Actions should be taken at all levels; both, locally and internationally.

Image source: Ibtimes

In response to Covid-19, WHO has released this year’s theme to be ‘”End gender inequality! End health inequities! End Fistula now!”, which is a signal that the United Nations is committed to promoting women healthcare, providing safe and effective maternity care to women and their new-borns.

Apart from WHO, The Lancet Commission on Global Surgery has already emphasized that guaranteeing all women and girls in need, timely, high quality, life-saving care is a fundamental human rights issue and a key factor to achieve Sustainable Development Goals because no human should lead a horrific life full of misery just for trying to bring a child in this world.

As individuals, it is our utmost responsibility to try our very best to make the society a better place to live for women, where they aren’t ashamed to talk about their health concerns, can easily reach out to the nearest healthcare centres and aren’t blamed unnecessarily because for the country to grow it is vital for a woman to feel safe, healthy and comfortable.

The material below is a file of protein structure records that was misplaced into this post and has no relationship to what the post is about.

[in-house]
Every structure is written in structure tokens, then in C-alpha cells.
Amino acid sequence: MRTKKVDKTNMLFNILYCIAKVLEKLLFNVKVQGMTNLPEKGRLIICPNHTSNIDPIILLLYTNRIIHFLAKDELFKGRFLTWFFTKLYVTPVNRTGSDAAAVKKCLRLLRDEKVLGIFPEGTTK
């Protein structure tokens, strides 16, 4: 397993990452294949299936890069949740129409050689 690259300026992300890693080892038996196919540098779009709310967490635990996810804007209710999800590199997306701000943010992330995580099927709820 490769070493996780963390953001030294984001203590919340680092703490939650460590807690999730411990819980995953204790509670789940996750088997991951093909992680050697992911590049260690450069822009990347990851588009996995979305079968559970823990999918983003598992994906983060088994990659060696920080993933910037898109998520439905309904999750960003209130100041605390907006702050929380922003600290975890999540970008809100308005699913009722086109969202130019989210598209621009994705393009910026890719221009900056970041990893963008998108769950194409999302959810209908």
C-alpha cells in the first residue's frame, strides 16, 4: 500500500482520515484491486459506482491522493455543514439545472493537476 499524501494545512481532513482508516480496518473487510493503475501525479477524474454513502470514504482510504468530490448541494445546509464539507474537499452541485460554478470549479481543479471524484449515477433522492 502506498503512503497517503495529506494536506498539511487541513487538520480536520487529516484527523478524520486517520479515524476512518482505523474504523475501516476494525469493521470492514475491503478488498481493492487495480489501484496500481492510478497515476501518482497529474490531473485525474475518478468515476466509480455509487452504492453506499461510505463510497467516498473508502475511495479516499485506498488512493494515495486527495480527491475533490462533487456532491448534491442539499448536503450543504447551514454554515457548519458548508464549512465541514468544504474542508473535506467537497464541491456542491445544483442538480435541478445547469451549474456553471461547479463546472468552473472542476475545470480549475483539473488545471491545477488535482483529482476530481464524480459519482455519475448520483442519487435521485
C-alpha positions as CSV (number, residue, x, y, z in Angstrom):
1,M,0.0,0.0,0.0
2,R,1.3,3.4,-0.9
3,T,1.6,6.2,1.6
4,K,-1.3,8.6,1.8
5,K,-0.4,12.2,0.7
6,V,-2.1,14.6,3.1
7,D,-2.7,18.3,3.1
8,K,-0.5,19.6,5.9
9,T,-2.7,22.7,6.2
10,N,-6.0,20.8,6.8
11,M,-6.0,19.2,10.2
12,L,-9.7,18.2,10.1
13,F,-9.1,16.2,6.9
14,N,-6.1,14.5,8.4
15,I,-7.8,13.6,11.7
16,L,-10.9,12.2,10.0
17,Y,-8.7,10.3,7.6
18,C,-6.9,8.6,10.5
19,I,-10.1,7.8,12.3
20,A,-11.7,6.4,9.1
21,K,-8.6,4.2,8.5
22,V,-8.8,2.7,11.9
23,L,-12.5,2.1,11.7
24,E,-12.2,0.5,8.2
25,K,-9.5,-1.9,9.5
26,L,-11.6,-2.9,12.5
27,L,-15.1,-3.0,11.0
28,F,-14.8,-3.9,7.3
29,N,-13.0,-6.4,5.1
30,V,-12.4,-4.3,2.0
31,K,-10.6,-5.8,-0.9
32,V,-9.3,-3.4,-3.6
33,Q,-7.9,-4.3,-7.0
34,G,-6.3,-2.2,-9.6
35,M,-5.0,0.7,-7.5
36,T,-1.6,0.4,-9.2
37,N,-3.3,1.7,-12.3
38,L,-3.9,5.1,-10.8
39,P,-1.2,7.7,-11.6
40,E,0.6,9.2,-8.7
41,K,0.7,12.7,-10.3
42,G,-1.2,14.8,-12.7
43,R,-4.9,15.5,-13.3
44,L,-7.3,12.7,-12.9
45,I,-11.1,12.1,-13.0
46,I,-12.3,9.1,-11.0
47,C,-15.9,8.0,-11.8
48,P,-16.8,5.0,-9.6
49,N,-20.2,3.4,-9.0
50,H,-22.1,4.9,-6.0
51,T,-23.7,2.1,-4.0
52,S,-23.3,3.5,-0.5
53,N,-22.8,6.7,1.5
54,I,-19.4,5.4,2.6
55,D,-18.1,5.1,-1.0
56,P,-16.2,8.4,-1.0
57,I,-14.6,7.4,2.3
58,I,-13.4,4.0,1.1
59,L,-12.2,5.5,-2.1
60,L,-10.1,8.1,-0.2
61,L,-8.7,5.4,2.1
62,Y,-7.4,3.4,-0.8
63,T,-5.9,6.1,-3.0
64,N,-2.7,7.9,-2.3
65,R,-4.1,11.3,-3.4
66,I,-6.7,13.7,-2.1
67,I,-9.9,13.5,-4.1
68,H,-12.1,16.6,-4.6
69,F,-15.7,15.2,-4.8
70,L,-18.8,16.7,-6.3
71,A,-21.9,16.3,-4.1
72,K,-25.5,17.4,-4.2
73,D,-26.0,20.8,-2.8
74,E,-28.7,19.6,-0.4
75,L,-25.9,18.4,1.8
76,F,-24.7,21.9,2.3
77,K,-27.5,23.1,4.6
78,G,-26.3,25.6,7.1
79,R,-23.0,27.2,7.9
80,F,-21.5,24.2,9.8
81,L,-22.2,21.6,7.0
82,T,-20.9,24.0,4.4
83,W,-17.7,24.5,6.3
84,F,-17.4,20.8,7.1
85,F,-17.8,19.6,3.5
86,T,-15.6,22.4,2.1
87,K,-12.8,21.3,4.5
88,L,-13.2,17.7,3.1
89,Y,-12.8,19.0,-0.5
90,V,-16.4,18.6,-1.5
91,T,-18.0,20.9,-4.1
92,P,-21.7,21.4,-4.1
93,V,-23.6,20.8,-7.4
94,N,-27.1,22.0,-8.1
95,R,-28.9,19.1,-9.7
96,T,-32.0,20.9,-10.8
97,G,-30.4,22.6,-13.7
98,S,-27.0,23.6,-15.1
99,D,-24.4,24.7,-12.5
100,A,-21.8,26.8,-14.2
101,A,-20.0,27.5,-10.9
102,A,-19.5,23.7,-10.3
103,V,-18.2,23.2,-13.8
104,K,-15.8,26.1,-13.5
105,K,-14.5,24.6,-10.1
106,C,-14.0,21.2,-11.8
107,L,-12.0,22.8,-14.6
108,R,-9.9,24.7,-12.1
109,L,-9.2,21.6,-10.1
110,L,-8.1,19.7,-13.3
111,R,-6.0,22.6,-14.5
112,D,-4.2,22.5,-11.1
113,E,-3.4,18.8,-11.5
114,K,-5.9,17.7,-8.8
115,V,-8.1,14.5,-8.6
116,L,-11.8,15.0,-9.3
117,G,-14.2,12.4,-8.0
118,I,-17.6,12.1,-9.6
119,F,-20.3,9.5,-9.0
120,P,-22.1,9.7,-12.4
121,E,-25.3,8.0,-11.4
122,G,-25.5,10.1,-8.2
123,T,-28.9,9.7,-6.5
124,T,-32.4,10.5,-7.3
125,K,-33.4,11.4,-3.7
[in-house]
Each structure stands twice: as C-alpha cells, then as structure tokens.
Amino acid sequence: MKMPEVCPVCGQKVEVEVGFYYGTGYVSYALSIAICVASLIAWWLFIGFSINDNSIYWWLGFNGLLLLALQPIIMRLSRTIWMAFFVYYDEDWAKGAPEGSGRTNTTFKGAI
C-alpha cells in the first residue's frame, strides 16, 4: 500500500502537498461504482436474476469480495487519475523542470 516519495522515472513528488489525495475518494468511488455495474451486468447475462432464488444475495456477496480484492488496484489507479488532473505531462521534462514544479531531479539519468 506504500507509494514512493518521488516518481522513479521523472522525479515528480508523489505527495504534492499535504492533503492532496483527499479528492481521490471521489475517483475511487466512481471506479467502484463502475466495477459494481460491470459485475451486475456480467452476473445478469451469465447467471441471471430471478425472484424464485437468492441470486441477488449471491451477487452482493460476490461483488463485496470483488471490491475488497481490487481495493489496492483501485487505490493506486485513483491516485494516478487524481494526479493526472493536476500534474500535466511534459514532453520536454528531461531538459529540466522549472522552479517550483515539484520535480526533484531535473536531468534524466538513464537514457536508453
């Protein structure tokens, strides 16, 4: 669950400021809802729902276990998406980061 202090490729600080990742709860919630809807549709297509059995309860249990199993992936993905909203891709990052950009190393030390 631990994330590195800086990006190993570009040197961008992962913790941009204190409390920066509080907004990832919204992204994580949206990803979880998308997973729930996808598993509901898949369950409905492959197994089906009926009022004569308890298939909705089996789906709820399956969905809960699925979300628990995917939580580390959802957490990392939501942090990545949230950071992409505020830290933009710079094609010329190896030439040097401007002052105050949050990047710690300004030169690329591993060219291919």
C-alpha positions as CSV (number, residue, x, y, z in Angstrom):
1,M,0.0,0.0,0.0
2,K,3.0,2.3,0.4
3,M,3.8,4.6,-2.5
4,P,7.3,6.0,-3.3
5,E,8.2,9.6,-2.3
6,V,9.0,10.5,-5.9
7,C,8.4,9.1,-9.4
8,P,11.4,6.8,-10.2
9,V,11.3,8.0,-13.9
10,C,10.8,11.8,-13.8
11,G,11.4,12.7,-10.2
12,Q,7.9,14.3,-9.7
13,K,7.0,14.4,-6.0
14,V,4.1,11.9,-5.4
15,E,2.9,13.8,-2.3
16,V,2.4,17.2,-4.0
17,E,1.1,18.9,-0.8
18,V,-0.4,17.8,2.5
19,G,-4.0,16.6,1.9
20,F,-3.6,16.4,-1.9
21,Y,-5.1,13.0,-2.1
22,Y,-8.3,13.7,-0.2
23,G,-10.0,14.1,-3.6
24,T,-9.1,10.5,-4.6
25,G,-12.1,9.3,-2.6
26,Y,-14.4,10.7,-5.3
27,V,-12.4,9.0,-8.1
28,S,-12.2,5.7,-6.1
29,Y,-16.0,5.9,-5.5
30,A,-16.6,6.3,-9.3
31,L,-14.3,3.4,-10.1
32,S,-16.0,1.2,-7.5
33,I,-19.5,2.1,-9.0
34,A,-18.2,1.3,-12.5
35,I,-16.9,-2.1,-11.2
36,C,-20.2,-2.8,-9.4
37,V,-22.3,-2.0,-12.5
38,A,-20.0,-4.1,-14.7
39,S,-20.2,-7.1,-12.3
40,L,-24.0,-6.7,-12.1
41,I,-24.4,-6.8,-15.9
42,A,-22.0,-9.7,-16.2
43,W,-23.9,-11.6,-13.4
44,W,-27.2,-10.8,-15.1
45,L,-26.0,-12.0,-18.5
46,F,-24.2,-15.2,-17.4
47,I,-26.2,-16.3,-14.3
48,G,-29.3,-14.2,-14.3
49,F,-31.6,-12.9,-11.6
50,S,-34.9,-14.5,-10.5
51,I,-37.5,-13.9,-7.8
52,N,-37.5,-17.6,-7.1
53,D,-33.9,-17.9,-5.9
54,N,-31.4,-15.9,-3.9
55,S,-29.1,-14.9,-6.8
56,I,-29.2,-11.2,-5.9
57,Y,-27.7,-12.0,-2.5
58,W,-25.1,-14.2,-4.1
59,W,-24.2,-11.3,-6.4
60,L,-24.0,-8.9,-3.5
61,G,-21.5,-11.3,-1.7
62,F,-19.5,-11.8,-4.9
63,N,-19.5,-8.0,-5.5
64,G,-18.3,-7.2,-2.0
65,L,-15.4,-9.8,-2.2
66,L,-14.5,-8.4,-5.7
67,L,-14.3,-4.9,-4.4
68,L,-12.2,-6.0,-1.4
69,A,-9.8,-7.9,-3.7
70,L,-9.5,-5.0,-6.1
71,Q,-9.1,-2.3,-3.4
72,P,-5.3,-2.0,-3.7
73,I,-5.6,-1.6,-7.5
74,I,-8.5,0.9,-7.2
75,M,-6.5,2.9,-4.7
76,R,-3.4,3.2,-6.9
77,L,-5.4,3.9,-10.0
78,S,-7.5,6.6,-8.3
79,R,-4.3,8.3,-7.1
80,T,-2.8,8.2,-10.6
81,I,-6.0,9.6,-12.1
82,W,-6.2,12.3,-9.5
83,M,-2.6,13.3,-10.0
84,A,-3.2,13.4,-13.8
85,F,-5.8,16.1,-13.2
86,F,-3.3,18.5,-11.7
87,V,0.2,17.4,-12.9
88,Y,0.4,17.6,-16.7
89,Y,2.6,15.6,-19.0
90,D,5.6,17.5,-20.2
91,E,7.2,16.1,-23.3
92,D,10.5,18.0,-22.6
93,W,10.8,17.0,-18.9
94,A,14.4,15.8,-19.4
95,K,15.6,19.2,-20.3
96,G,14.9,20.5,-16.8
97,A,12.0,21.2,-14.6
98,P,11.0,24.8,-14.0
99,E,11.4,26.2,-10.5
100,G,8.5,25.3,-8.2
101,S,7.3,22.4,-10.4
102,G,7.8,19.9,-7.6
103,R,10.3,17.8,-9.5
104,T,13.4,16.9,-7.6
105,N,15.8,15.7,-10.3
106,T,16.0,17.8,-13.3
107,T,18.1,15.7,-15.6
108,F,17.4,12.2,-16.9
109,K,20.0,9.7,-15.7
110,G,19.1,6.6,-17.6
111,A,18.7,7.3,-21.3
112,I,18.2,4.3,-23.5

“Heal the world
Make it a better place
For you and for me
And the entire human race
There are people dying
If you care enough for the living
Make a better place for you and for me”- Michael Jackson

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The views and opinions expressed in this article are those of the author and do not necessarily reflect the views of The Kootneeti Team

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Pakhi Gauba

Pakhi Gauba is a Former Research Intern at The Kootneeti. Her area of interest includes Gender and Society